Strickler sent Zakim another letter on September 25, 2009, stating that M&T "ha[d] notified GGPS that it ha[d] elected not to extend" the letter of credit, which would expire on October 29, 2009. Strickler demanded that AFC provide GGPS with $340,000 to be placed in Reiter's escrow account, a supersedeas bond, or a new letter of credit. In addition, Gary Goldberg personally attempted to collect on the original letter of credit on October 7, 2009.

On October 9, 2009, the trial court denied AFC's motion to vacate and ordered AFC to pay GGPS "reasonable attorneys' fees and expenses incurred . . . as a direct result of [AFC's] violation of [Rule] 1:4-8." It ultimately awarded counsel fees and costs to GGPS in the amount of $28,608.70 on October 23, 2009.

On October 30, 2009, the parties entered into a written agreement that resolved all outstanding issues except for the counsel fees and costs awarded to GGPS pursuant to Rule 1:4-8. Thereafter, AFC filed a motion for reconsideration of the order granting GGPS counsel fees and costs. In response, Strickler sent Zakim a second "safe harbor letter," again threatening a motion for sanctions if AFC's motion was not withdrawn.

Although Zakim initially refused to withdraw the motion, he did so on November 13, 2009. Nevertheless, GGPS subsequently filed a cross-motion for further sanctions under Rule 1:4-8.

The court denied GGPS's cross-motion on December 4, 2009, reasoning as follows:

The facts before the Court do not set forth sufficient evidence that the plaintiff filed its motion for reconsideration in "bad faith, solely for the purpose of harassment, delay or malicious injury." In fact, the plaintiff had carefully researched the case law and had a reasonable belief that the motion was supported by the law. Therefore, the Court finds that there was a reasonable basis for the plaintiff to file a motion for reconsideration on the disputed issues and that there was no evidence of bad faith or malice on the part of the plaintiff.

In a letter dated December 10, 2009, Strickler advised the trial court that it had failed to state the reasons for the orders entered on October 9, 2009, and October 23, 2009. Because Strickler expected AFC to appeal these orders, he urged the court to "avoid a procedural reversal by filing an opinion permitted by [Rule] 2:5-1(b)."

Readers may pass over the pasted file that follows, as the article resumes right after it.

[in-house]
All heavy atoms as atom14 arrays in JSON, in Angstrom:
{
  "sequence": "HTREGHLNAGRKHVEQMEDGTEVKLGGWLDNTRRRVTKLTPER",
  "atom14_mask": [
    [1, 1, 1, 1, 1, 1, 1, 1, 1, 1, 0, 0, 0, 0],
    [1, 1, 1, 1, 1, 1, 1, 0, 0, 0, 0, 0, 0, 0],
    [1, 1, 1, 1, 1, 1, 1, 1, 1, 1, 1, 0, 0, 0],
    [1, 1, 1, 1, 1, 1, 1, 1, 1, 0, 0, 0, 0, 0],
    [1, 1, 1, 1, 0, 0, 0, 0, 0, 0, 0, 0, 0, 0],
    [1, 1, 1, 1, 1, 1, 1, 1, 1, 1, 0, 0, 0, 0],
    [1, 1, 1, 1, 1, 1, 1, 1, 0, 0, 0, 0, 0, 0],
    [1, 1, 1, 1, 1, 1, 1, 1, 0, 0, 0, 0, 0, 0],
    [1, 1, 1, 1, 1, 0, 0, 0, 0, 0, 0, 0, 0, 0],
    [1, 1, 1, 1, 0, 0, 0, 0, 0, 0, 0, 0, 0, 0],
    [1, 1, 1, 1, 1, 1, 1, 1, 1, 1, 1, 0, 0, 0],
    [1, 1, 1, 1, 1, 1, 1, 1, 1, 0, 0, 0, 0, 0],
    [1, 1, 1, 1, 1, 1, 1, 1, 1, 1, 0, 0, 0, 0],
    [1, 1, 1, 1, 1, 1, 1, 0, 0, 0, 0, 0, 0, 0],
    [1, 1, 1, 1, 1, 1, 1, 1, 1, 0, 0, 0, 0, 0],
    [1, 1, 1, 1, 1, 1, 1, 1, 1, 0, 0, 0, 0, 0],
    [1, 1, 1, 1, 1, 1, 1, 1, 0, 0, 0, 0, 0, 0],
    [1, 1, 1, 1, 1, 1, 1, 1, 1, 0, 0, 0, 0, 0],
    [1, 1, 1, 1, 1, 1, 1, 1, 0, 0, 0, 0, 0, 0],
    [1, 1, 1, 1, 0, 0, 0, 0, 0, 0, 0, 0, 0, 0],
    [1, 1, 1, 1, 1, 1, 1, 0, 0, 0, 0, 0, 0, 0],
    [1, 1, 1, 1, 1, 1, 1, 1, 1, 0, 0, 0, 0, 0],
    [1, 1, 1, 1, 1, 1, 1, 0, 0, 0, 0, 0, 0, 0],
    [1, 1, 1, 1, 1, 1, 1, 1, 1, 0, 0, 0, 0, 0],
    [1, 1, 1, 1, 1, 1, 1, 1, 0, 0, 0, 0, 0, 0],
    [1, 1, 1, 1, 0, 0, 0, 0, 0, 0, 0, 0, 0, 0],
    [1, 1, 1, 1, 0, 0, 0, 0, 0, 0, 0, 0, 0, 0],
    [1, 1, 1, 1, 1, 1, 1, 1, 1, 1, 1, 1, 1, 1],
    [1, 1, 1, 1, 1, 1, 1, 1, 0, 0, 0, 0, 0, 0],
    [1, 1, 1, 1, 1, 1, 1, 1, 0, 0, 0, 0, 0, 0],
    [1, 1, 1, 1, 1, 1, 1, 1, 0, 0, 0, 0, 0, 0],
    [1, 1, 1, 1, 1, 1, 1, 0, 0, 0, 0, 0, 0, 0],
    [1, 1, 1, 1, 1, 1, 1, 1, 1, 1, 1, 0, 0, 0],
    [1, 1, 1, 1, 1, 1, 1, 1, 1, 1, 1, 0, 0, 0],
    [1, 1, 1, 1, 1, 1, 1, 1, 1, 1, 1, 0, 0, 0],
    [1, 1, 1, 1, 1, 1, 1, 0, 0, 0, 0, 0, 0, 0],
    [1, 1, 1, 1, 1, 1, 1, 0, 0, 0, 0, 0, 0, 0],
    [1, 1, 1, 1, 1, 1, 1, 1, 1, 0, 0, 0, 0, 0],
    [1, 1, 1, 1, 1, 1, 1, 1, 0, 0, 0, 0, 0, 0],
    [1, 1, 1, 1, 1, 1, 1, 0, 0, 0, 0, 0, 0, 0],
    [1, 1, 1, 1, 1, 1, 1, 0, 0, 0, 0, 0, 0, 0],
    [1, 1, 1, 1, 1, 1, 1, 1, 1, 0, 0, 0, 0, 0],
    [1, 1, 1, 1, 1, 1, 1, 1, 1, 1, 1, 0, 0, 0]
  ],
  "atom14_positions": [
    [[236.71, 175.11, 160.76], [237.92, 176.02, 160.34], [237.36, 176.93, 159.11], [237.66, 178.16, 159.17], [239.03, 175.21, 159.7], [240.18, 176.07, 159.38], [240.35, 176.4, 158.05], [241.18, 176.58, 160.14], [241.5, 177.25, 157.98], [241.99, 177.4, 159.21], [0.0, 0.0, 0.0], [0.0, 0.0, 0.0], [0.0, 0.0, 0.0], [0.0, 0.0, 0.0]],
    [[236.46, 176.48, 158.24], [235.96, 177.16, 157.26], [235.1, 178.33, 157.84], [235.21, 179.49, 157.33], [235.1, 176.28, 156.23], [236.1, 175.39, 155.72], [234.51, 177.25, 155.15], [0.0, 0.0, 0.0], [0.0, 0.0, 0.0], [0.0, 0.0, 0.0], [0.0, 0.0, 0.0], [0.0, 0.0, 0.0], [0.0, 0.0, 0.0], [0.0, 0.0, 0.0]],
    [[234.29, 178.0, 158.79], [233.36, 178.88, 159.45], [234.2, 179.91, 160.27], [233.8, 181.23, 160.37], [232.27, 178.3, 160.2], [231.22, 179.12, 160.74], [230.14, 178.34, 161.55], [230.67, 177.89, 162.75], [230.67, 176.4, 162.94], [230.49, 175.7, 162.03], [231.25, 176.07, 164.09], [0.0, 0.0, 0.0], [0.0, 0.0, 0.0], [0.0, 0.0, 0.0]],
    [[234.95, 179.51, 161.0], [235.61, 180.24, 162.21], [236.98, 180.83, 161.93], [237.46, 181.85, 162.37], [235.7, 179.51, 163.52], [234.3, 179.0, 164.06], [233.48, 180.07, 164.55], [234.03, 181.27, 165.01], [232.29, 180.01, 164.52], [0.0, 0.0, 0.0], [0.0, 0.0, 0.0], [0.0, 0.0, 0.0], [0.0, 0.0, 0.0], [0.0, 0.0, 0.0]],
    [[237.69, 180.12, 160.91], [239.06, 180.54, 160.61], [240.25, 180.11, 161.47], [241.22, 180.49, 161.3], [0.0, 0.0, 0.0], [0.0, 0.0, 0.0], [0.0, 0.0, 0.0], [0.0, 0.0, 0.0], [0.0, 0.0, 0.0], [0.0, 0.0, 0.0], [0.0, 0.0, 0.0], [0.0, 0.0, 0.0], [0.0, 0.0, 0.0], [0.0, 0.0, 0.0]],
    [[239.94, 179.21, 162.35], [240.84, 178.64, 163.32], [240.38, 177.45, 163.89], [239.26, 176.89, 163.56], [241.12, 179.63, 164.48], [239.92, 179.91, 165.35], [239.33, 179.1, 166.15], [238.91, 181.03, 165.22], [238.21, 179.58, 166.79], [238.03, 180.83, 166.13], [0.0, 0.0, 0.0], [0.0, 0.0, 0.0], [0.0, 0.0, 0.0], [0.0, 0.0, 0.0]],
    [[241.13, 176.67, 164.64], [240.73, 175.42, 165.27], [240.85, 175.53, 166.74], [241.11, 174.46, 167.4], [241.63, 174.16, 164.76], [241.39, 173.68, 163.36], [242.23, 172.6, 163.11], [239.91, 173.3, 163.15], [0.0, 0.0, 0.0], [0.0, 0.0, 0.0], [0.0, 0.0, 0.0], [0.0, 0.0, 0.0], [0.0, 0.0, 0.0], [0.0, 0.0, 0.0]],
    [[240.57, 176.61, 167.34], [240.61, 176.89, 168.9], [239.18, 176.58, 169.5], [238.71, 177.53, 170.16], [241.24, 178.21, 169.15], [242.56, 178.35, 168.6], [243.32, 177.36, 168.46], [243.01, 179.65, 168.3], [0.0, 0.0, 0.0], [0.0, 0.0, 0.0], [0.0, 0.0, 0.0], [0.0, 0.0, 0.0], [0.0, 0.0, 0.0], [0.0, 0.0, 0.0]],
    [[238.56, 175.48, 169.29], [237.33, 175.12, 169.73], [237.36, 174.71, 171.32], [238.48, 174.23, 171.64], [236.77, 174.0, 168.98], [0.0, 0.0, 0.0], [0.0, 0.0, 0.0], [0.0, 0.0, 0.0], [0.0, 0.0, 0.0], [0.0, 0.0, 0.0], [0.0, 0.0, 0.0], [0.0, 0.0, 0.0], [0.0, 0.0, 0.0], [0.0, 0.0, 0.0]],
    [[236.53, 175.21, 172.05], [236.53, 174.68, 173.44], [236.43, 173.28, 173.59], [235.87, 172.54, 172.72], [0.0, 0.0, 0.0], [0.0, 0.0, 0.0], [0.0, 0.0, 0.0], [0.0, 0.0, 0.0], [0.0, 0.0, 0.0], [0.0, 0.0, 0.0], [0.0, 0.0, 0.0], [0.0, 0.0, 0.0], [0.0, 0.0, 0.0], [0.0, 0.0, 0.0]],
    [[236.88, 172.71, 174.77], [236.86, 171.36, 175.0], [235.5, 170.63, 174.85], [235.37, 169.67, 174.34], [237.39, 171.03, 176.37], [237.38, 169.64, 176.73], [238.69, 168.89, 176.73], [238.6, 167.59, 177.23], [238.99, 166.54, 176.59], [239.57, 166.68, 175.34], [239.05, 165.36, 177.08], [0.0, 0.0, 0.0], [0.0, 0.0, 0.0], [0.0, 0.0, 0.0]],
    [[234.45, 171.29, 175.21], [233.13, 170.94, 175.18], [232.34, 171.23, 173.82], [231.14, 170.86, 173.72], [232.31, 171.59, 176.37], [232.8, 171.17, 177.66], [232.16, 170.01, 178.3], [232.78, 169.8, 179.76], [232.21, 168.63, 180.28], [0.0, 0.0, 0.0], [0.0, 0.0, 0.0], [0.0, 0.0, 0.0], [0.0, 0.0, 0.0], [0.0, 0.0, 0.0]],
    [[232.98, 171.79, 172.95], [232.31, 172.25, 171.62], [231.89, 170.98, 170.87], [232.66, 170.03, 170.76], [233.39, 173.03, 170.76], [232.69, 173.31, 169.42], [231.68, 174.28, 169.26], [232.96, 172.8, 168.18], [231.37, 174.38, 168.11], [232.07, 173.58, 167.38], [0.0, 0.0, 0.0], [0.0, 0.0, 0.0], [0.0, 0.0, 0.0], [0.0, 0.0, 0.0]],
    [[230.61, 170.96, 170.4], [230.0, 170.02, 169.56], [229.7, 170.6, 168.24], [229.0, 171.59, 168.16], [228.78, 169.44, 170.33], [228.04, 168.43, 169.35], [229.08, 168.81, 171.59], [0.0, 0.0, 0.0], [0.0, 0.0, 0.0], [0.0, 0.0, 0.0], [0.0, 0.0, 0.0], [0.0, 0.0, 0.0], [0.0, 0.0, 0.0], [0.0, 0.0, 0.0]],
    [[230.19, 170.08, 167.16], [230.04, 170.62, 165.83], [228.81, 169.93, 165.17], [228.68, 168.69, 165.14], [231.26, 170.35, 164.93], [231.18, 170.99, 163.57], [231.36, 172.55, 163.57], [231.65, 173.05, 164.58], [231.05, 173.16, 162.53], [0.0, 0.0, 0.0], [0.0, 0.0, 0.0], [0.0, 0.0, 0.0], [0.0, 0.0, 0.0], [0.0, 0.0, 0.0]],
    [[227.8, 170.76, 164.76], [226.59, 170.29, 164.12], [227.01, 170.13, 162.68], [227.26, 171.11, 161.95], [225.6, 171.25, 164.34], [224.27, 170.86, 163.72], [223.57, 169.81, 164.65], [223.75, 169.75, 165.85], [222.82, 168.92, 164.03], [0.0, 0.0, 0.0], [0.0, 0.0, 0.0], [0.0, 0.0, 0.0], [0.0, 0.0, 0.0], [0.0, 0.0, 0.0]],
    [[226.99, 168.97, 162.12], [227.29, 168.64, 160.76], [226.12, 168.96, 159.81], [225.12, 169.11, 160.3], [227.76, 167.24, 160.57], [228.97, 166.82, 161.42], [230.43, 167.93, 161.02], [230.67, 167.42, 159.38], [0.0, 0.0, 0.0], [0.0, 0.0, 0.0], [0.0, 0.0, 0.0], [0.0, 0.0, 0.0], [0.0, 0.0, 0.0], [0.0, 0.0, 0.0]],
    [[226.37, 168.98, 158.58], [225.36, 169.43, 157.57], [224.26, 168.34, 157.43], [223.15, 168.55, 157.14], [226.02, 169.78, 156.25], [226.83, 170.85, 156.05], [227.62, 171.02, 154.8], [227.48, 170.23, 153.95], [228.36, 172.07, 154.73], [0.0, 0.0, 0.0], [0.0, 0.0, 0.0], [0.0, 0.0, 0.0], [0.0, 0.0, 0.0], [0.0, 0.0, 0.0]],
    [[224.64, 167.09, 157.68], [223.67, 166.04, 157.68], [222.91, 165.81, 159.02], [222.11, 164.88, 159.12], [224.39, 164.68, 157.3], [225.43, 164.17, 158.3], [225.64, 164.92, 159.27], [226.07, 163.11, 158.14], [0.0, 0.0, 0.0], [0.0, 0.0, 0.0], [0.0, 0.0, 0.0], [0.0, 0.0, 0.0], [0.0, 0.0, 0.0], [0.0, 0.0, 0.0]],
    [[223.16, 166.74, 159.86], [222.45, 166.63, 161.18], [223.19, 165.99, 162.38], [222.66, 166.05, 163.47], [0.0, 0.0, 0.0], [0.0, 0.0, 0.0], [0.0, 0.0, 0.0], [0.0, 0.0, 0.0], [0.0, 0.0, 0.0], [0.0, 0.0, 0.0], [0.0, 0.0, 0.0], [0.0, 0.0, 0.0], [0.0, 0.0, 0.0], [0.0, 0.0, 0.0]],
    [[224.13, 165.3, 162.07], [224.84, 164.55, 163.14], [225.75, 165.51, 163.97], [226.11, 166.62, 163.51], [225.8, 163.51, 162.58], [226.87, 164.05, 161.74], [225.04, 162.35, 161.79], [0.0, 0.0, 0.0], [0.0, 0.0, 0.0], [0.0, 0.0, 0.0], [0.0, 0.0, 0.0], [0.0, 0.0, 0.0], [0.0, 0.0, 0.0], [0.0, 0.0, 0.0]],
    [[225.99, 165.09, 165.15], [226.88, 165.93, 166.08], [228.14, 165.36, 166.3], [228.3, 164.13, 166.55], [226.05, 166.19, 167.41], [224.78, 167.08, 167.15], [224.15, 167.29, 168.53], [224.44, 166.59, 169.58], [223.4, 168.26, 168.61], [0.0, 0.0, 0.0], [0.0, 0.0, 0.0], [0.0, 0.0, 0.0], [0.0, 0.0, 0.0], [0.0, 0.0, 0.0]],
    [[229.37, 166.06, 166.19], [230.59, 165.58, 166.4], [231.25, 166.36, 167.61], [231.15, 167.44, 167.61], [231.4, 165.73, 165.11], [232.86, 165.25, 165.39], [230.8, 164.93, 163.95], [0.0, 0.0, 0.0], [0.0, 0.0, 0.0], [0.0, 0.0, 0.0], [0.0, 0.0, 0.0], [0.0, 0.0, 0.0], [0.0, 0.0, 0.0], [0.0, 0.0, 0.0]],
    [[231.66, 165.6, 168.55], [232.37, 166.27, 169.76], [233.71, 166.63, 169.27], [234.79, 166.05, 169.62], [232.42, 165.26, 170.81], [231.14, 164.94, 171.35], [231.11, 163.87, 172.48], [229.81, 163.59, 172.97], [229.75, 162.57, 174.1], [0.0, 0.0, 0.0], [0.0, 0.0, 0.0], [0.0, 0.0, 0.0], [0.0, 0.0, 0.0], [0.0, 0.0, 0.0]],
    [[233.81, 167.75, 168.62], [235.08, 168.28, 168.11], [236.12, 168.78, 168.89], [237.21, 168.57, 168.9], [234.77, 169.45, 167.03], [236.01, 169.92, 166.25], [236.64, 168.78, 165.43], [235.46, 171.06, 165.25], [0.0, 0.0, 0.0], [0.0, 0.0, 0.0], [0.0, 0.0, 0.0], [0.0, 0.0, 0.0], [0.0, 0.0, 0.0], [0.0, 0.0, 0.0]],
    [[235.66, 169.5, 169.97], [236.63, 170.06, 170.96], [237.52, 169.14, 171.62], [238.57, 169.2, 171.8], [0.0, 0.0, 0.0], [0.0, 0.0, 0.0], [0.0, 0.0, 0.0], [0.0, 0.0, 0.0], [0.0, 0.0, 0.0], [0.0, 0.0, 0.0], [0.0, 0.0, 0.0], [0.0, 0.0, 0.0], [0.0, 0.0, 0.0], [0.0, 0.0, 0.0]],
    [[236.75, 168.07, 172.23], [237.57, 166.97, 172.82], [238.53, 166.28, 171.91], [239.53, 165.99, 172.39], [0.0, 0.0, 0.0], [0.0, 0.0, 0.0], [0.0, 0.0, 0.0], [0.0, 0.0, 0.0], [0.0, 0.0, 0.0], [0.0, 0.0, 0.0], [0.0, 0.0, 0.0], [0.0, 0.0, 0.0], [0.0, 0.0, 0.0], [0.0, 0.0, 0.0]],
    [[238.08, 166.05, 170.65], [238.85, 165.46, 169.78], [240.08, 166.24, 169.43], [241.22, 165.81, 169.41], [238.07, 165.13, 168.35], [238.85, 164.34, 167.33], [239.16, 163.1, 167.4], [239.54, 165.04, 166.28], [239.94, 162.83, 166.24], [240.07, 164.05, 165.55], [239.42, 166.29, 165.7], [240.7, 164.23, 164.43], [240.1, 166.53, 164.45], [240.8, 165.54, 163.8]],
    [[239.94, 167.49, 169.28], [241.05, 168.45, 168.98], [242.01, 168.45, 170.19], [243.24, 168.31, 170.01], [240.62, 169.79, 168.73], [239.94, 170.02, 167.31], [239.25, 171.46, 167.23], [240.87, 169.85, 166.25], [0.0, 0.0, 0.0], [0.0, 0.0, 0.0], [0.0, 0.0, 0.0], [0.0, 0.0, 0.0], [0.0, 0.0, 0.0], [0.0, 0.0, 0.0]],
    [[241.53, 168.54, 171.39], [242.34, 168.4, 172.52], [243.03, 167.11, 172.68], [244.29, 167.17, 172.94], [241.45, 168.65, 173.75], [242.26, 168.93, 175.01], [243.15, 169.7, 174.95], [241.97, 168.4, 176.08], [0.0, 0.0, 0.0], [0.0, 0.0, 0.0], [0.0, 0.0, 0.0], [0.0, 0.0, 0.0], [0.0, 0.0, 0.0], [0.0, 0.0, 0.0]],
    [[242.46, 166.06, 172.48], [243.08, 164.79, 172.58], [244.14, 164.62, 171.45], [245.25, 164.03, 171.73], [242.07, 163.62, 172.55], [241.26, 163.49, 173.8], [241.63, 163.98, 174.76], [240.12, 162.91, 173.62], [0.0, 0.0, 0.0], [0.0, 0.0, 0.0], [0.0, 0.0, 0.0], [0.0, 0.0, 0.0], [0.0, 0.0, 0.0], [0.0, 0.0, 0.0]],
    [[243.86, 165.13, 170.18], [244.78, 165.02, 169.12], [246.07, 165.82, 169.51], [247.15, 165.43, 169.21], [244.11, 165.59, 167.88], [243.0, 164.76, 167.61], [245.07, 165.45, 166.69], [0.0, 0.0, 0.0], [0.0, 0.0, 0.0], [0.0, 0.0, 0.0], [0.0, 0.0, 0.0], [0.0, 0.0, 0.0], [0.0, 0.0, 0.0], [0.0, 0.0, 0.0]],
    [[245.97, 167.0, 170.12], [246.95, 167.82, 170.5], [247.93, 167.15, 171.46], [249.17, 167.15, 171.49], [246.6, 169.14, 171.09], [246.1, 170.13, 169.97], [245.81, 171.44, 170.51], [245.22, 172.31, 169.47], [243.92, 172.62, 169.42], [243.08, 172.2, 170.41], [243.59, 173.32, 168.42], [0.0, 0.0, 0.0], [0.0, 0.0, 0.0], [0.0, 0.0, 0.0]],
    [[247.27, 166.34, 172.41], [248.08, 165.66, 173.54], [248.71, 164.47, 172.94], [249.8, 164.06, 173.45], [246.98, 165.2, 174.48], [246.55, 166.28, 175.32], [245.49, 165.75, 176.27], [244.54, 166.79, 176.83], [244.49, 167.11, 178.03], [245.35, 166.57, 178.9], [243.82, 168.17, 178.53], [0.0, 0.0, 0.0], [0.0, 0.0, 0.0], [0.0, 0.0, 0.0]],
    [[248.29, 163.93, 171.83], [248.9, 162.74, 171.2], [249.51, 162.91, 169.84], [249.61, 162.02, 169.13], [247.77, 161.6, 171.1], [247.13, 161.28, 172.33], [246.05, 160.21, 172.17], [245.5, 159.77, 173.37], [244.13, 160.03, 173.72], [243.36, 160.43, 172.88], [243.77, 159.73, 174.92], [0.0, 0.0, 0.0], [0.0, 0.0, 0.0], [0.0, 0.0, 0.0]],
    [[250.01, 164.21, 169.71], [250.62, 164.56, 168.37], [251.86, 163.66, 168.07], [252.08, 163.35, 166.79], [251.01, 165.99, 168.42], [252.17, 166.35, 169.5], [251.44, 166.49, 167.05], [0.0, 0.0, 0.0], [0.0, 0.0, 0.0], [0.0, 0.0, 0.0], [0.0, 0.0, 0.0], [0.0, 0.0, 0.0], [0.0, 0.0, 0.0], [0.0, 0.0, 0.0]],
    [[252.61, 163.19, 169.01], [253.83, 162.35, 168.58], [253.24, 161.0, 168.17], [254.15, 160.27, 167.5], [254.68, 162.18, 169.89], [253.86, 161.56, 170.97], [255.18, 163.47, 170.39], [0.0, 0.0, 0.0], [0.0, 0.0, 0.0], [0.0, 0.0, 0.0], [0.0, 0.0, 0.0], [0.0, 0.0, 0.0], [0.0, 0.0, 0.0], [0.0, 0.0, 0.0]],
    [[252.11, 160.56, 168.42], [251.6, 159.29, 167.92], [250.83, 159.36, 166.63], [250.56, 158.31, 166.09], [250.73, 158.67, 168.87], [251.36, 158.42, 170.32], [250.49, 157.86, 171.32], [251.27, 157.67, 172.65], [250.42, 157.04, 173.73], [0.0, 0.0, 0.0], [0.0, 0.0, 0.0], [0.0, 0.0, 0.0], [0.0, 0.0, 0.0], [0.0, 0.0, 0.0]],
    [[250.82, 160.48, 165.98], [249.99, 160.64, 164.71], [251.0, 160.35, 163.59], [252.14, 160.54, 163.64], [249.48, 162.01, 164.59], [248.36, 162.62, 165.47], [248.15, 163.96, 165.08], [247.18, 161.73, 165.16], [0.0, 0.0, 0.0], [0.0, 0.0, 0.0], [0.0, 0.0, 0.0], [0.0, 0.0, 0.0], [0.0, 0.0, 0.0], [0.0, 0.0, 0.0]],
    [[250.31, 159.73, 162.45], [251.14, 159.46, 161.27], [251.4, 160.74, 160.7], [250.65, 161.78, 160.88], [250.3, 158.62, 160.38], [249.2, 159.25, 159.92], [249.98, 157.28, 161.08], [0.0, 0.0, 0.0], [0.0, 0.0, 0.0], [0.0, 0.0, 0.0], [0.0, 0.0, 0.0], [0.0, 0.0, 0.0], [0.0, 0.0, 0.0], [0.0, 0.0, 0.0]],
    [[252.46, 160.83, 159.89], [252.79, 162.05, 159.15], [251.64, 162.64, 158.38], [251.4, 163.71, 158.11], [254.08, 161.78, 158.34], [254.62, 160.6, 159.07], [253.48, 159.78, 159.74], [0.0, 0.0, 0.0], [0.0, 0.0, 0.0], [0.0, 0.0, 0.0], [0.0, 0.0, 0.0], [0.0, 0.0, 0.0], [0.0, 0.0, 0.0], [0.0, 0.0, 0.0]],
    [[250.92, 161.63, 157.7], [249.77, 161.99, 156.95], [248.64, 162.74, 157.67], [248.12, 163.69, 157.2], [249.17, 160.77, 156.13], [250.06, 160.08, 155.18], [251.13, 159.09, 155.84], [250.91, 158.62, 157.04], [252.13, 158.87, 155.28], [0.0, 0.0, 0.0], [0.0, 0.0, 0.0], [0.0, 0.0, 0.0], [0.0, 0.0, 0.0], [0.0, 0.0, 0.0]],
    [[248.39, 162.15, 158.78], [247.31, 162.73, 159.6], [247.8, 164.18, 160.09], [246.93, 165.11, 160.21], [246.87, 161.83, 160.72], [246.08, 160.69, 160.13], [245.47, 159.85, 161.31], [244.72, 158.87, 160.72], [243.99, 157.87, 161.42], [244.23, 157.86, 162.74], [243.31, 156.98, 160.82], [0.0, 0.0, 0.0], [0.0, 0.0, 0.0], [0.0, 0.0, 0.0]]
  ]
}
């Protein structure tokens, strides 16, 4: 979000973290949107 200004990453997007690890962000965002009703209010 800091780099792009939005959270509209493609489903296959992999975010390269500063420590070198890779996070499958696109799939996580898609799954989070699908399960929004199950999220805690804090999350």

In January 2010, AFC appealed from the October 9, 2009, and October 23, 2009 orders, and GGPS cross-appealed, contesting the court's denial of additional sanctions on December 4, 2009.*fn2

Pursuant to Rule 2:5-1(b), the trial court filed a written decision on January 28, 2010, that included the following:

The Appellate Division remanded the issue of counsel fees to the Trial Court for further review. In particular, the Appellate Division held that "[o]ur modification requires a remand for reconsideration of the amount of the judgment and warrants reconsideration of counsel fees pursuant to the CSA." Following the Appellate Court's decision, [GGPS] filed a motion for counsel fees.

This Court found that the amount specified in [GGPS's] certification was reasonable and granted [GGPS's] motion.

Rule 1:4-8 requires an attorney to "certif[y] to the best of his or her knowledge" that "the claims, defenses, and other legal contentions [in any paper filed with the court] are warranted by existing law or a non-frivolous argument for extension, modification, or reversal of existing law or the establishment of new law." R. 1:4-8(a)(2); see also Alpert, Goldberg, Butler, Norton & Weiss, P.C. v. Quinn, 410 N.J. Super. 510, 543 (App. Div. 2009) (stating that frivolous conduct "includes pursuing litigation that has no legal basis, [and] filing papers to harass or cause unnecessary delay"), certif. denied, 203 N.J. 93 (2010). "An assertion is deemed frivolous when 'no rational argument can be advanced in its support, or it is not supported by any credible evidence, or it is completely untenable.'" First Atl. Fed. Credit Union v. Perez, 391 N.J. Super. 419, 432 (App. Div. 2007) (quoting Fagas v. Scott, 251 N.J. Super. 169, 190 (Law Div. 1991)).